Rocker Freddy Cannon was born in the Boston suburb of Swampscott, Massachusetts. His father, a truck driver, was also a semi-professional musician, getting gigs in the Boston area with local bands playing his trumpet and singing. Freddy taught himself to play guitar, and after graduating high school in 1955 got a job playing guitar on a record by a local group called the Spindrifts, "Cha-Cha-Do". The record became a regional hit, and Freddy began getting more studio work, including playing the lead guitar on The G-Clefs' record "Ka-Ding Dong", which went to #24 on the Billboard national charts. Although he took a full-time job as a truck driver to support his family--he had married and had children--he didn't give up his musical career, and eventually formed a group called Freddy Karmon and the Hurrcanes, which began to make a name for itself in the Boston area. His appearances on a Boston dance show led to his signing a management contract with a Boston DJ, and soon Freddy cut a demo record--written by his mother--called "Rock and Roll Baby". His manager took the demo to the well-respected producing team of Frank Slay and Bob Crewe (later of The Four Seasons fame). The pair saw possibilities in it, and after some tweaking they sent Freddy back into the studio to re-record the song, now called "Tallahassee Lassie". Philadelphia TV personality and record producer Dick Clark heard the song and, after suggesting some further tweaks to it, had Freddy re-record it and distributed the record on Swan Records, of which he was part-owner. The song's driving guitar solo, pounding bass drums and Cannon's shouts and cries of "Whoo!" made the song a major hit, hitting the #6 spot on the Billboard Hot 100 in 1959.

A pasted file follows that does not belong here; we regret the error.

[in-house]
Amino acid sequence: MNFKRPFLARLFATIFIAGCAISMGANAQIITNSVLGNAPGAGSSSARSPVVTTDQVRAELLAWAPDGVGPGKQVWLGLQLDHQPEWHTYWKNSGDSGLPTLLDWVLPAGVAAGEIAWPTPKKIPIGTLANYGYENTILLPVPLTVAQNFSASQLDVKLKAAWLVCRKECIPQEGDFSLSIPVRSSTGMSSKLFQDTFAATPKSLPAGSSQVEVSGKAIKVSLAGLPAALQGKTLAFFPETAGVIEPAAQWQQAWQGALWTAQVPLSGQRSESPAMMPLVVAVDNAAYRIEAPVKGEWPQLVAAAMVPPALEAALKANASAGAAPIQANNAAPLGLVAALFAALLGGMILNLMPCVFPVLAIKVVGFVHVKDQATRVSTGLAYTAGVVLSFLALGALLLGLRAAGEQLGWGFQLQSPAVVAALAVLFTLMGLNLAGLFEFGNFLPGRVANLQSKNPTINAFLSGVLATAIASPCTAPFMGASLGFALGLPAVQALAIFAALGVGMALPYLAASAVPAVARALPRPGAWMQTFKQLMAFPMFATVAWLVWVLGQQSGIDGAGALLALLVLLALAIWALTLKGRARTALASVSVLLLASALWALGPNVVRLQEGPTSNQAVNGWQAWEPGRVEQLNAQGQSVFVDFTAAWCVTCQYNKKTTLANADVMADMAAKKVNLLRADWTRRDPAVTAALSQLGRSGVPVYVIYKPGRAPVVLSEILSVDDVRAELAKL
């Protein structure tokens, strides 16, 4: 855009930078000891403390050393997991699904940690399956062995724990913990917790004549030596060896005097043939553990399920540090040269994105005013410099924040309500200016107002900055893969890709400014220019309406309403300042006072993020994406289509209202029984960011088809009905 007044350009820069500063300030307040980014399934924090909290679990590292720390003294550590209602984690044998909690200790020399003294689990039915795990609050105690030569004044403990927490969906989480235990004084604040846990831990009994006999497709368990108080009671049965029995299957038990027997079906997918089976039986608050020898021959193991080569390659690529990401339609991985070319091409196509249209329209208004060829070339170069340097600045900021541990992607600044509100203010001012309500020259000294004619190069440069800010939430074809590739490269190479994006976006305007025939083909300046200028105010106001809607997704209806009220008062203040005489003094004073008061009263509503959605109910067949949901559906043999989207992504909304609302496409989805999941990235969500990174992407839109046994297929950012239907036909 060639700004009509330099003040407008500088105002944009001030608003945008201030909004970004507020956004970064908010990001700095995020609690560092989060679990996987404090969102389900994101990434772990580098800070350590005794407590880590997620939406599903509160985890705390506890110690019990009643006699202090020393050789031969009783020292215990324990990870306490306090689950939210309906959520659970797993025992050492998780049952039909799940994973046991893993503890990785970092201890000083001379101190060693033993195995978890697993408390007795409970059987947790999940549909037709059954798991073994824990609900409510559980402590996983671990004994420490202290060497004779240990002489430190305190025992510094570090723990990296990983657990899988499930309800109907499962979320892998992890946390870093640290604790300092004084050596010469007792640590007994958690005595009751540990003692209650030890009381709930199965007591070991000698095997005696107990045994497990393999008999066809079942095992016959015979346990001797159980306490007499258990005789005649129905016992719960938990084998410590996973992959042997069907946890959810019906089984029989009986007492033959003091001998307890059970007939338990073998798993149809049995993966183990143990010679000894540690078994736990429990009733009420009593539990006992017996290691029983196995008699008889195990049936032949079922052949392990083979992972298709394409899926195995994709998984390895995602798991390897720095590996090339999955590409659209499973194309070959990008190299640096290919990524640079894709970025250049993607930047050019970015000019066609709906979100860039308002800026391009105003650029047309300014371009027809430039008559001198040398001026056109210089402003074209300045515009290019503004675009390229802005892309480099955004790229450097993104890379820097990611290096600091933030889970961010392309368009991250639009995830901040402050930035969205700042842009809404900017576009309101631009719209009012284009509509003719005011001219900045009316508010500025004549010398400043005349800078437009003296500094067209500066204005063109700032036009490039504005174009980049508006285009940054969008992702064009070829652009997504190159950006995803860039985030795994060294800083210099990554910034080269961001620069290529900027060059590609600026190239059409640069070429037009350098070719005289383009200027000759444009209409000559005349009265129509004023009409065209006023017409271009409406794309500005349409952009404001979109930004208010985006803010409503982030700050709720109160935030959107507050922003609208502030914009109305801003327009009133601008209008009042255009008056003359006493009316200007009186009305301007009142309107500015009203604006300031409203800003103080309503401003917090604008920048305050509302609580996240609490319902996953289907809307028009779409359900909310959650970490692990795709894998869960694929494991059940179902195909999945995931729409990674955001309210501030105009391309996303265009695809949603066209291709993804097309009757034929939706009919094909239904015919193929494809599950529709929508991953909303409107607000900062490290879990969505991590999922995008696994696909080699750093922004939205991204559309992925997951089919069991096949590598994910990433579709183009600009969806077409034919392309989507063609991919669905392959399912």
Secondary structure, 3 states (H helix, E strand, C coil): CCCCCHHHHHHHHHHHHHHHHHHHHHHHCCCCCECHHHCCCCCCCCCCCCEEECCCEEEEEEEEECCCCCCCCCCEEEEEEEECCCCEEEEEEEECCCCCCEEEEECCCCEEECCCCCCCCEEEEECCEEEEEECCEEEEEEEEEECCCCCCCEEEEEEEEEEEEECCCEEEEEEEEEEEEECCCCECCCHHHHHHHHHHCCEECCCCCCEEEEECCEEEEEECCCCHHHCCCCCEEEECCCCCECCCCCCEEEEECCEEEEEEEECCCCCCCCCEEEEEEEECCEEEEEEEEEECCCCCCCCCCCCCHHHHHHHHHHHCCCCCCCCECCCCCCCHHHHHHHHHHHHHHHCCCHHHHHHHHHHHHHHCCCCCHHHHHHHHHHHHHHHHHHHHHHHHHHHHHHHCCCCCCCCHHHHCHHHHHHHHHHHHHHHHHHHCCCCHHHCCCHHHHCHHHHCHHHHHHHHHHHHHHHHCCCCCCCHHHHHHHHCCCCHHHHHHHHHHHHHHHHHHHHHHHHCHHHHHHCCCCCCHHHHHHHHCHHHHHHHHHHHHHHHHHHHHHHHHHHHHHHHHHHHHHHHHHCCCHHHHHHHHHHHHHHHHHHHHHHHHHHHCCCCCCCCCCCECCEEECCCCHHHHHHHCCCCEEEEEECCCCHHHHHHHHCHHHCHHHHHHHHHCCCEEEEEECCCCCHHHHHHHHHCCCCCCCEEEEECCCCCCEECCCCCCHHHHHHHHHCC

With his name now changed to Freddy Cannon--at the suggestion of the record company's president--and dubbed "Boom Boom" because of his unrestrained, boisterous style of singing, he finally achieved his dream of becoming a singing star. He had numerous appearances on Clark's New American Bandstand 1965 (1952) show, and altogether he had 22 songs place on the Billboard Top 100 list over the years. His follow-up song, "Okeefeenokee", did disappointing business, only reaching #43, but his next song, "Way Down Yonder in New Orleans", was one of his biggest hits, going gold and shooting to #3. He toured the US and Britain. He continued to have chart hits, although no blockbusters, until 1962, when he came out with his best-known song and his biggest hit, the Chuck Barris-written "Palisades Park", about a famous New Jersey amusement park.
He continued to tour and record but his career faded somewhat until 1965, when he recorded the song "Action", which was the theme song for the Dick Clark-produced TV series Where the Action Is (1965). He also appeared in a few movies, in such teen-themed vehicles as Just for Fun (1963) and Village of the Giants (1965).
He left Swan Records and signed with Warner Bros. Records, and after leaving them in 1967 he recorded for various labels. In the 1970s he was working for Buddah Records, both as a performer and promotions man. He kept busy with recording and touring in rock-n-roll revival shows, and in 1982 made an appearance in the H.B. Halicki film The Junkman (1982).
He lives in Tarzana, California (where he is honorary fire chief) and continues to tour.
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